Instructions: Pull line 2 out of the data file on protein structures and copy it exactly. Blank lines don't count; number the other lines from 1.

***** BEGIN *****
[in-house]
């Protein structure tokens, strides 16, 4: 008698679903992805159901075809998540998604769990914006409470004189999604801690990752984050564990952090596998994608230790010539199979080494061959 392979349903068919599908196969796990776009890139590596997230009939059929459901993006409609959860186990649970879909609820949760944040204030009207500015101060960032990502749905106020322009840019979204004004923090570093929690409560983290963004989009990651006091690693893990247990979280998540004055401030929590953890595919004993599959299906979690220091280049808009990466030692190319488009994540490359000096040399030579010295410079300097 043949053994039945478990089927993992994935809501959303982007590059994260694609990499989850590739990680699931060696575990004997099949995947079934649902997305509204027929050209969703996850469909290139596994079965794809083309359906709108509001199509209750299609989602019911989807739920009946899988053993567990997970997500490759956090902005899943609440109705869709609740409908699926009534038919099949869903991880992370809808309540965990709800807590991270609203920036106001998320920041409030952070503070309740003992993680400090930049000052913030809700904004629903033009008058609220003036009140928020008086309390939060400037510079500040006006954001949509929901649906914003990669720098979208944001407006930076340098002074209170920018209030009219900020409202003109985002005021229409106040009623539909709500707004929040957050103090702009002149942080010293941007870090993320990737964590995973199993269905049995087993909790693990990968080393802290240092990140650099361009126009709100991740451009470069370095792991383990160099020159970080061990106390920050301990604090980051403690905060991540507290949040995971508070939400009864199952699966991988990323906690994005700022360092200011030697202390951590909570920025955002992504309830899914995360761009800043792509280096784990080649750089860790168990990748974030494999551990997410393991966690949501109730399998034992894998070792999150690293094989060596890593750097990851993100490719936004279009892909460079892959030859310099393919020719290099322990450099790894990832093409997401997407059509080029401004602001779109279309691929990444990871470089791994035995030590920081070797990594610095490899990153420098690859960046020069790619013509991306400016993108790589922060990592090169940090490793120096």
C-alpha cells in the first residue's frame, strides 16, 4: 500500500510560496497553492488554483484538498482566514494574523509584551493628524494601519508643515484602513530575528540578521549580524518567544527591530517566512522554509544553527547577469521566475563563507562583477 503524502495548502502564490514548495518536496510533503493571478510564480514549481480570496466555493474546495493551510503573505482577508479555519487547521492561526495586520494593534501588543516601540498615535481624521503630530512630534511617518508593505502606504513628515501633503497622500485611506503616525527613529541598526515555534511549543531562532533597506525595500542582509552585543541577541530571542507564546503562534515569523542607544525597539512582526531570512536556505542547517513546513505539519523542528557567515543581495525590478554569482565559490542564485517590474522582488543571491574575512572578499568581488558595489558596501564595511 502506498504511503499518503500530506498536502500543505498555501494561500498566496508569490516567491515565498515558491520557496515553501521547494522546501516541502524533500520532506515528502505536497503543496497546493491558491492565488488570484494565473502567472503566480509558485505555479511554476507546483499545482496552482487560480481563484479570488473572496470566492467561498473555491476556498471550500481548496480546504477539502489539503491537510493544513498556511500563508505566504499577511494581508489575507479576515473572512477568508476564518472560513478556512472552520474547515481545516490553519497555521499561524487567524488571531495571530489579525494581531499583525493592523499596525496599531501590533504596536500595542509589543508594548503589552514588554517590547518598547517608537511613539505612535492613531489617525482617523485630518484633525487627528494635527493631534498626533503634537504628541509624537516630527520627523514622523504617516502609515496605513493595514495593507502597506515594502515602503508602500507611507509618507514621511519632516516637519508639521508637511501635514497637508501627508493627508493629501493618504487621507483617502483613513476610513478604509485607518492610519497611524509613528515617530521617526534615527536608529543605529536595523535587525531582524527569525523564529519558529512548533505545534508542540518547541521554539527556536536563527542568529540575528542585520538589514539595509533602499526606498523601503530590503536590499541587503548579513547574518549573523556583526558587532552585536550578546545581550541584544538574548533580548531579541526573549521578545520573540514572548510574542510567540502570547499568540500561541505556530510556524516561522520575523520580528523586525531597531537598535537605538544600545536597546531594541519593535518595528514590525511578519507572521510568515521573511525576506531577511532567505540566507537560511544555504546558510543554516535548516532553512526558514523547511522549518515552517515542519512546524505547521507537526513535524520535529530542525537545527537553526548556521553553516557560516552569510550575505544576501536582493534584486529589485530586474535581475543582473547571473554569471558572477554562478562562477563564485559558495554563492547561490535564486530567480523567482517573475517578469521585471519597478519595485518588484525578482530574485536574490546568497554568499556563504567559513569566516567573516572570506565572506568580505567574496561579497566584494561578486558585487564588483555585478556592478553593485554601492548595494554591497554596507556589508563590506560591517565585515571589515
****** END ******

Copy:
């Protein structure tokens, strides 16, 4: 008698679903992805159901075809998540998604769990914006409470004189999604801690990752984050564990952090596998994608230790010539199979080494061959 392979349903068919599908196969796990776009890139590596997230009939059929459901993006409609959860186990649970879909609820949760944040204030009207500015101060960032990502749905106020322009840019979204004004923090570093929690409560983290963004989009990651006091690693893990247990979280998540004055401030929590953890595919004993599959299906979690220091280049808009990466030692190319488009994540490359000096040399030579010295410079300097 043949053994039945478990089927993992994935809501959303982007590059994260694609990499989850590739990680699931060696575990004997099949995947079934649902997305509204027929050209969703996850469909290139596994079965794809083309359906709108509001199509209750299609989602019911989807739920009946899988053993567990997970997500490759956090902005899943609440109705869709609740409908699926009534038919099949869903991880992370809808309540965990709800807590991270609203920036106001998320920041409030952070503070309740003992993680400090930049000052913030809700904004629903033009008058609220003036009140928020008086309390939060400037510079500040006006954001949509929901649906914003990669720098979208944001407006930076340098002074209170920018209030009219900020409202003109985002005021229409106040009623539909709500707004929040957050103090702009002149942080010293941007870090993320990737964590995973199993269905049995087993909790693990990968080393802290240092990140650099361009126009709100991740451009470069370095792991383990160099020159970080061990106390920050301990604090980051403690905060991540507290949040995971508070939400009864199952699966991988990323906690994005700022360092200011030697202390951590909570920025955002992504309830899914995360761009800043792509280096784990080649750089860790168990990748974030494999551990997410393991966690949501109730399998034992894998070792999150690293094989060596890593750097990851993100490719936004279009892909460079892959030859310099393919020719290099322990450099790894990832093409997401997407059509080029401004602001779109279309691929990444990871470089791994035995030590920081070797990594610095490899990153420098690859960046020069790619013509991306400016993108790589922060990592090169940090490793120096």